World Vegetable Center houses the largest public collection of vegetable germplasm in the world. Germplasm are living genetic resources such as seeds or tissue that are maintained for their use in plant breeding. The collection safeguards vegetable crop genetic diversity that may be useful in the future. Jack Harlan, an agronomist and botanist once said, regarding the biodiversity within crop species (genetic diversity), “stands between us and catastrophic starvation on a scale we cannot imagine.” According to the United Nations Food and Agriculture Organization, 75% of all crop genetic diversity has been lost since the previous century, primarily due to changes in the agricultural food system which values uniformity. Of the remaining 25%, one third is expected to become extinct by 2050. Genetic diversity is the total number of genetic characteristics in the genome of a species. Curators of crop genetic diversity include seed banks, gene banks and agricultural research institutions that house collections of seeds and propagative material. These collections house the world’s tools to cope with new challenges within our food system. Agricultural genetic diversity is imperative to provide a robust food security system capable of adapting to pest and environmental stressors. Genetic diversity allows agricultural plant and animal breeders to adapt to changing variables.
According to the International Development Research Center, the global food supply “depends on about 150 plant species. Of those, just 12 provide three-quarters of the world’s food. More than half of the world’s food energy comes from a limited number of varieties of three “mega-crops”: rice, wheat, and maize”. The global food supply is increasingly under threat from climate change, world population growth and the introduction or range expansion of disease and insects. Genetic diversity is needed to safeguard potentially vital traits that could be used to combat an unexpected future pest or adapt to the needs of the world’s food supply. Plant breeders utilize genetic diversity to create improved crop varieties with traits such as yield, pest resistance and environment stress.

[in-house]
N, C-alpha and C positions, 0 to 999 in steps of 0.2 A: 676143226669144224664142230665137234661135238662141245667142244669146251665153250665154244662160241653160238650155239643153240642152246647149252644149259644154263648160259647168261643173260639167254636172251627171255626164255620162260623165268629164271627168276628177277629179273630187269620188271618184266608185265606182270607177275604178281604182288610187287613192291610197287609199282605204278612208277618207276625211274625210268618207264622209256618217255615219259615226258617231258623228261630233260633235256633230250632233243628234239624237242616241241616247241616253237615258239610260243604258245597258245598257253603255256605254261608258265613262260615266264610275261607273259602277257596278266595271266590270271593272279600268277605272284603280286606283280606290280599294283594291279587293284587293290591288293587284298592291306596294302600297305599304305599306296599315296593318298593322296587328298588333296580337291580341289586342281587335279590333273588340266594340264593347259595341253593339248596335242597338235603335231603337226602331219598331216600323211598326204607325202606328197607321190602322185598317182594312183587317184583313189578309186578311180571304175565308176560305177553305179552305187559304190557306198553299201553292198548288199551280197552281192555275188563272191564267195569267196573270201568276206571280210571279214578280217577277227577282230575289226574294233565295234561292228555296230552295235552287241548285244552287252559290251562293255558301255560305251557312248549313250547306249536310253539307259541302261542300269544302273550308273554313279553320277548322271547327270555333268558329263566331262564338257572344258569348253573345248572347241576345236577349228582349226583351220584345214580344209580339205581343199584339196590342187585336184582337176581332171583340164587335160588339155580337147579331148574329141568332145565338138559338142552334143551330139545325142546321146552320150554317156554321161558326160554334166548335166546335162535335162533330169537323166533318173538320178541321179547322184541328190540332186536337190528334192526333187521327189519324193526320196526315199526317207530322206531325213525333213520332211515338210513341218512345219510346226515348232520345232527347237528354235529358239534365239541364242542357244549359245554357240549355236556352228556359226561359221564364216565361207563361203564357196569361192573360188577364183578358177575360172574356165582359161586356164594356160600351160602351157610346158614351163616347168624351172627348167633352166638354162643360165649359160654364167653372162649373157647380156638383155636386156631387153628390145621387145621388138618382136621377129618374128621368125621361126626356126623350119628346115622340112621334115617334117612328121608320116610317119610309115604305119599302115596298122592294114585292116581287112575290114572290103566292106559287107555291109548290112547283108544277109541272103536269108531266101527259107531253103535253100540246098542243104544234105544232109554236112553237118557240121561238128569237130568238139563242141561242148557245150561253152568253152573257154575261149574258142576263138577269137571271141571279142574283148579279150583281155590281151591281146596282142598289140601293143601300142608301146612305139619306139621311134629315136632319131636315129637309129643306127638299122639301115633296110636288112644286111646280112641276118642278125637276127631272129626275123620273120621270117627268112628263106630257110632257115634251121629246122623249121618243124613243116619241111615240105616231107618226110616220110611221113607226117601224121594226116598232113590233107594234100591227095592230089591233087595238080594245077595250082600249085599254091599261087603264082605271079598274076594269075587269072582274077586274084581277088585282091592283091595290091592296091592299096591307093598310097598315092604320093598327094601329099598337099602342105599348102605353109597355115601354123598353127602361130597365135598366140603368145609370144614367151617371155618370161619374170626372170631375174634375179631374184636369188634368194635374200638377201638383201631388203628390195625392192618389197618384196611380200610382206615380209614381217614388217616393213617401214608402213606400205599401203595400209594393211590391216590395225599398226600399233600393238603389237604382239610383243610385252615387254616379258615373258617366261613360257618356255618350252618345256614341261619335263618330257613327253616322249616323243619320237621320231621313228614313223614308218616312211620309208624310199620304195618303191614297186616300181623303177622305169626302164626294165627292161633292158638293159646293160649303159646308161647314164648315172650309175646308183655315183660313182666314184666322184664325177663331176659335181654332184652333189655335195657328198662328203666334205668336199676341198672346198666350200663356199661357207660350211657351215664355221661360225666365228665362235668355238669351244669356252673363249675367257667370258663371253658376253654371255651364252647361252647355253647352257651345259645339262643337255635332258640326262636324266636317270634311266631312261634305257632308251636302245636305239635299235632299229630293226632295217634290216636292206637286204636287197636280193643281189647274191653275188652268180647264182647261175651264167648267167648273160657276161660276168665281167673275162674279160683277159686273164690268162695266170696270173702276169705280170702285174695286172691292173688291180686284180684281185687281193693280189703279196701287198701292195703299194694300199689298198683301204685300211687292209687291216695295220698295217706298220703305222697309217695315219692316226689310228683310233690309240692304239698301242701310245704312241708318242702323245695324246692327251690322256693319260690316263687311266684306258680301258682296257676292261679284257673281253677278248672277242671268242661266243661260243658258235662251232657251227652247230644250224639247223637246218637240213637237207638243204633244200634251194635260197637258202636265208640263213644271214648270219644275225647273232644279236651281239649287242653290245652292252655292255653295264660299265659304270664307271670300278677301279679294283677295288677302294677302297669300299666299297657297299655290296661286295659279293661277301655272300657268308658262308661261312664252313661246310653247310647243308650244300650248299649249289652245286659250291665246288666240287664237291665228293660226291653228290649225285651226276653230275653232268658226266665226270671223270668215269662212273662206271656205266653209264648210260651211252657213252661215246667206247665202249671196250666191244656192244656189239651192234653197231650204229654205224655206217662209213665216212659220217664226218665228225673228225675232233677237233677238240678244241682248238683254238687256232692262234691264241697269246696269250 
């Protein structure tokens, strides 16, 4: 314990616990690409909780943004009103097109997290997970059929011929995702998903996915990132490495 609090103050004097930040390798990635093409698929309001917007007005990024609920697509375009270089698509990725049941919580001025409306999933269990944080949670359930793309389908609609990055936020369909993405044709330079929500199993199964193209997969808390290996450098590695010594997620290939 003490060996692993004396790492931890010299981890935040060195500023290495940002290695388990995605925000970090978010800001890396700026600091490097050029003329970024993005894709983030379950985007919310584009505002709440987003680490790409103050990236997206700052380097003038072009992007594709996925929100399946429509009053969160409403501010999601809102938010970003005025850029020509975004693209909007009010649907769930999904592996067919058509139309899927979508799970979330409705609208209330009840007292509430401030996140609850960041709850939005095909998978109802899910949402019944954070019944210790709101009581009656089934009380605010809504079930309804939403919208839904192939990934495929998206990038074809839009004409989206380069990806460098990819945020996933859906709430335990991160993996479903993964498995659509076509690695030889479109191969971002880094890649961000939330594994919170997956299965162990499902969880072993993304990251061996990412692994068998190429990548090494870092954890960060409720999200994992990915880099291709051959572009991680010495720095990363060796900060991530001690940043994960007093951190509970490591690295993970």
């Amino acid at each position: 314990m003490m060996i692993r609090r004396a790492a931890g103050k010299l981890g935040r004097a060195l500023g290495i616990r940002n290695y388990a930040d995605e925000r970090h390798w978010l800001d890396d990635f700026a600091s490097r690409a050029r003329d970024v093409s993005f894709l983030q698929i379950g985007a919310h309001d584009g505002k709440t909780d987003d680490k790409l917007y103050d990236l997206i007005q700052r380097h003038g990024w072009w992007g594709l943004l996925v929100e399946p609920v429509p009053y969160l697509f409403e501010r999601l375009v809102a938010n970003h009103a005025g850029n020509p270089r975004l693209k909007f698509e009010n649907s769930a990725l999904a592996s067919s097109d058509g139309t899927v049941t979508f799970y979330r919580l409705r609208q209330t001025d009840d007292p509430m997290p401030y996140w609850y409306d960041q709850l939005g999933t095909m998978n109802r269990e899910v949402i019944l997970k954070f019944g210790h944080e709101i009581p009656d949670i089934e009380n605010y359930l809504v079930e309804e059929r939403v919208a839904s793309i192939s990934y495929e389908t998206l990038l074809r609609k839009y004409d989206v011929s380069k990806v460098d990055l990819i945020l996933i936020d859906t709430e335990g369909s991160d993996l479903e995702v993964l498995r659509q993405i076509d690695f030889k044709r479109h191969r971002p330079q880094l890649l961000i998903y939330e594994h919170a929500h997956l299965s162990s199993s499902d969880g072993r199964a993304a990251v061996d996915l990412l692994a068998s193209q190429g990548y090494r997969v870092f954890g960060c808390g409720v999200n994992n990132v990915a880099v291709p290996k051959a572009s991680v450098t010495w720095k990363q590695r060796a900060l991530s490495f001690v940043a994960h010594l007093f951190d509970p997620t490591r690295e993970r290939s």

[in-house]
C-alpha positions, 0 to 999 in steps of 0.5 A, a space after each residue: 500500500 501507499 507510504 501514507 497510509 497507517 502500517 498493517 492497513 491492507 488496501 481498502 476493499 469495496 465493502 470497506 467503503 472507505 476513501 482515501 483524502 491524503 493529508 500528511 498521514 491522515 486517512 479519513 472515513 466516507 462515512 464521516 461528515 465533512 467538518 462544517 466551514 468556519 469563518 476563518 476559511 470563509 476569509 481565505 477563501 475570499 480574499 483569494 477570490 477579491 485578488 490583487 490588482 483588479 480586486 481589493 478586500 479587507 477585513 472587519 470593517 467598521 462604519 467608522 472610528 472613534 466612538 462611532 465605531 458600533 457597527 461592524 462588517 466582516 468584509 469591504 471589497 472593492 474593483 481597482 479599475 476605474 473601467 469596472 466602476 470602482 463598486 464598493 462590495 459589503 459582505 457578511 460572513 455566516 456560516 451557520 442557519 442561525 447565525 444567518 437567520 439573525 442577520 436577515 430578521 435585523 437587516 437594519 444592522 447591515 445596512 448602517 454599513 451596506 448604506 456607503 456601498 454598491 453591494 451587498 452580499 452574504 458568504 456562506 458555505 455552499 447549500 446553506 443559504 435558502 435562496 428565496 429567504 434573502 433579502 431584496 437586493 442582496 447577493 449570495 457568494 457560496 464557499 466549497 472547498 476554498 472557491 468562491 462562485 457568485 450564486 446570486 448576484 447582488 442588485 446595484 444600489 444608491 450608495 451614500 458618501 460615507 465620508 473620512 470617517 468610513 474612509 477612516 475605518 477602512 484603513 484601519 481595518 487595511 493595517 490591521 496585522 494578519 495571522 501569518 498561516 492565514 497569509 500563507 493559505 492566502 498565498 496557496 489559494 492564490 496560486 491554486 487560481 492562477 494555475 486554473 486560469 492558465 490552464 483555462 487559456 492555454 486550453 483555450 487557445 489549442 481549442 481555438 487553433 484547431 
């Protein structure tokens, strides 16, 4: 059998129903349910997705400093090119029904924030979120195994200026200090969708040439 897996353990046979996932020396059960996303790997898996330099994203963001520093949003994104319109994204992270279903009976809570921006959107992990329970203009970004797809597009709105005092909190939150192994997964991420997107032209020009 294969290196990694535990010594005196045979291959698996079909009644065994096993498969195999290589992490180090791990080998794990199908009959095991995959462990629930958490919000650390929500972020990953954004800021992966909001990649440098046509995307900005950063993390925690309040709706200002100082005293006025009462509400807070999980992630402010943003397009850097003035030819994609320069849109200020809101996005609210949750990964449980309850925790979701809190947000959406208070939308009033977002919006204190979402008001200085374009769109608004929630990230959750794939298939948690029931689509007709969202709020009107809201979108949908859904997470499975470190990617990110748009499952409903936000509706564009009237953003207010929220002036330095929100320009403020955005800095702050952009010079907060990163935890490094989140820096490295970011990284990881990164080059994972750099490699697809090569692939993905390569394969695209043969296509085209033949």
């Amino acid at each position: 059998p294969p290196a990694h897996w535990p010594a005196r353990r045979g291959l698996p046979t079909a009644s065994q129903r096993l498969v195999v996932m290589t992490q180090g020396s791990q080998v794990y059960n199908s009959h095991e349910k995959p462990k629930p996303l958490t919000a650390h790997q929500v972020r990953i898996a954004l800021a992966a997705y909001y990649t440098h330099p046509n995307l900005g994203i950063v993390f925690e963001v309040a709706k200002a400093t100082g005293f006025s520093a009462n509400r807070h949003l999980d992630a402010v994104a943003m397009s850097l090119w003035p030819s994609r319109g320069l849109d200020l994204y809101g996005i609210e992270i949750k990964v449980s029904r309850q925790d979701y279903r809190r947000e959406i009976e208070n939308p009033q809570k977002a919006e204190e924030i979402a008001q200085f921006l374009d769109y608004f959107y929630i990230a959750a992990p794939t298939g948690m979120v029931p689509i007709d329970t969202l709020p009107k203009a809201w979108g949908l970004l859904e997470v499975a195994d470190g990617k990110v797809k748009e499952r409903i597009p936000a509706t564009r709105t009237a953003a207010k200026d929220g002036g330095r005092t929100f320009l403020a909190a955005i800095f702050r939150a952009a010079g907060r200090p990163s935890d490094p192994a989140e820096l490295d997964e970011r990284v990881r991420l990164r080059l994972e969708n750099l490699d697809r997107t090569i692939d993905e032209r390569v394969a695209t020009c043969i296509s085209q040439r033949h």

To adequately store genetic diversity, it is important the germplasm collections are well maintained, and backup collections are created to ensure its survival in case of a natural disaster or political unrest. Seeds and plant tissues are stored in-situ, meaning stored in a controlled environment such as cold storage or tissue culture facility. In-situ storage requires a relatively small space to accommodate a large amount of material. While propagative material from plants such as trees, shrubs and clonally propagated crops are stored ex-situ, meaning crops are preserved in an outside environment. Ex-situ storage requires a lot of space and are vulnerable to pests, natural disasters and human nature. These crops are the most at risk for extinction and most collections remain largely unstudied.